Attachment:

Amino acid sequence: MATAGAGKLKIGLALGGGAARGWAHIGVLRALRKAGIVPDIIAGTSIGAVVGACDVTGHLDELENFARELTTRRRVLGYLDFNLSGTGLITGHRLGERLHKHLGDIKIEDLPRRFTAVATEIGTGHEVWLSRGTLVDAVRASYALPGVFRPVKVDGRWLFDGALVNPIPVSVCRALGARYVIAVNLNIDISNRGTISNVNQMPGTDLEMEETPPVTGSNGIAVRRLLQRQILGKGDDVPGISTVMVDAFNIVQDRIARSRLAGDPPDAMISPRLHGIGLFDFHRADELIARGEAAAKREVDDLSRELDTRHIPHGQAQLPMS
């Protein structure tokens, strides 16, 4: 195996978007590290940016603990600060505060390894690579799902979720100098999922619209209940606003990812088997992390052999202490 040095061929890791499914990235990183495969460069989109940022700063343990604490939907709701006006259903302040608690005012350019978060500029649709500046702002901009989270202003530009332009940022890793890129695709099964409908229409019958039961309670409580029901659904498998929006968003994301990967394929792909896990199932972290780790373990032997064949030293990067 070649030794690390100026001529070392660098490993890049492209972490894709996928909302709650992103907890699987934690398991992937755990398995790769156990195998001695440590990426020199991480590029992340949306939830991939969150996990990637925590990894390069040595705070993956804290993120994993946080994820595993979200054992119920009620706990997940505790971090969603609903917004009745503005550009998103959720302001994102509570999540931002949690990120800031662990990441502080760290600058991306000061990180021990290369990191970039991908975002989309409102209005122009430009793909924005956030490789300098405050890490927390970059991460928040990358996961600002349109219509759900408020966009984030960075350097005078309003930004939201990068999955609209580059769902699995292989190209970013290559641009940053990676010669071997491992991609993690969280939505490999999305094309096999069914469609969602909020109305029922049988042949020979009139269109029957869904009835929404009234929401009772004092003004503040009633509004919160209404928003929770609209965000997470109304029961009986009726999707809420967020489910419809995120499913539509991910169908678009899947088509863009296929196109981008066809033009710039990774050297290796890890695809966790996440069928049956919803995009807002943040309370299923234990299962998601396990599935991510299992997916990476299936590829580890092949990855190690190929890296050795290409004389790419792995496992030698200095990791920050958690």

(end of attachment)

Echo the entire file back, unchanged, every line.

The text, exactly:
Amino acid sequence: MATAGAGKLKIGLALGGGAARGWAHIGVLRALRKAGIVPDIIAGTSIGAVVGACDVTGHLDELENFARELTTRRRVLGYLDFNLSGTGLITGHRLGERLHKHLGDIKIEDLPRRFTAVATEIGTGHEVWLSRGTLVDAVRASYALPGVFRPVKVDGRWLFDGALVNPIPVSVCRALGARYVIAVNLNIDISNRGTISNVNQMPGTDLEMEETPPVTGSNGIAVRRLLQRQILGKGDDVPGISTVMVDAFNIVQDRIARSRLAGDPPDAMISPRLHGIGLFDFHRADELIARGEAAAKREVDDLSRELDTRHIPHGQAQLPMS
């Protein structure tokens, strides 16, 4: 195996978007590290940016603990600060505060390894690579799902979720100098999922619209209940606003990812088997992390052999202490 040095061929890791499914990235990183495969460069989109940022700063343990604490939907709701006006259903302040608690005012350019978060500029649709500046702002901009989270202003530009332009940022890793890129695709099964409908229409019958039961309670409580029901659904498998929006968003994301990967394929792909896990199932972290780790373990032997064949030293990067 070649030794690390100026001529070392660098490993890049492209972490894709996928909302709650992103907890699987934690398991992937755990398995790769156990195998001695440590990426020199991480590029992340949306939830991939969150996990990637925590990894390069040595705070993956804290993120994993946080994820595993979200054992119920009620706990997940505790971090969603609903917004009745503005550009998103959720302001994102509570999540931002949690990120800031662990990441502080760290600058991306000061990180021990290369990191970039991908975002989309409102209005122009430009793909924005956030490789300098405050890490927390970059991460928040990358996961600002349109219509759900408020966009984030960075350097005078309003930004939201990068999955609209580059769902699995292989190209970013290559641009940053990676010669071997491992991609993690969280939505490999999305094309096999069914469609969602909020109305029922049988042949020979009139269109029957869904009835929404009234929401009772004092003004503040009633509004919160209404928003929770609209965000997470109304029961009986009726999707809420967020489910419809995120499913539509991910169908678009899947088509863009296929196109981008066809033009710039990774050297290796890890695809966790996440069928049956919803995009807002943040309370299923234990299962998601396990599935991510299992997916990476299936590829580890092949990855190690190929890296050795290409004389790419792995496992030698200095990791920050958690």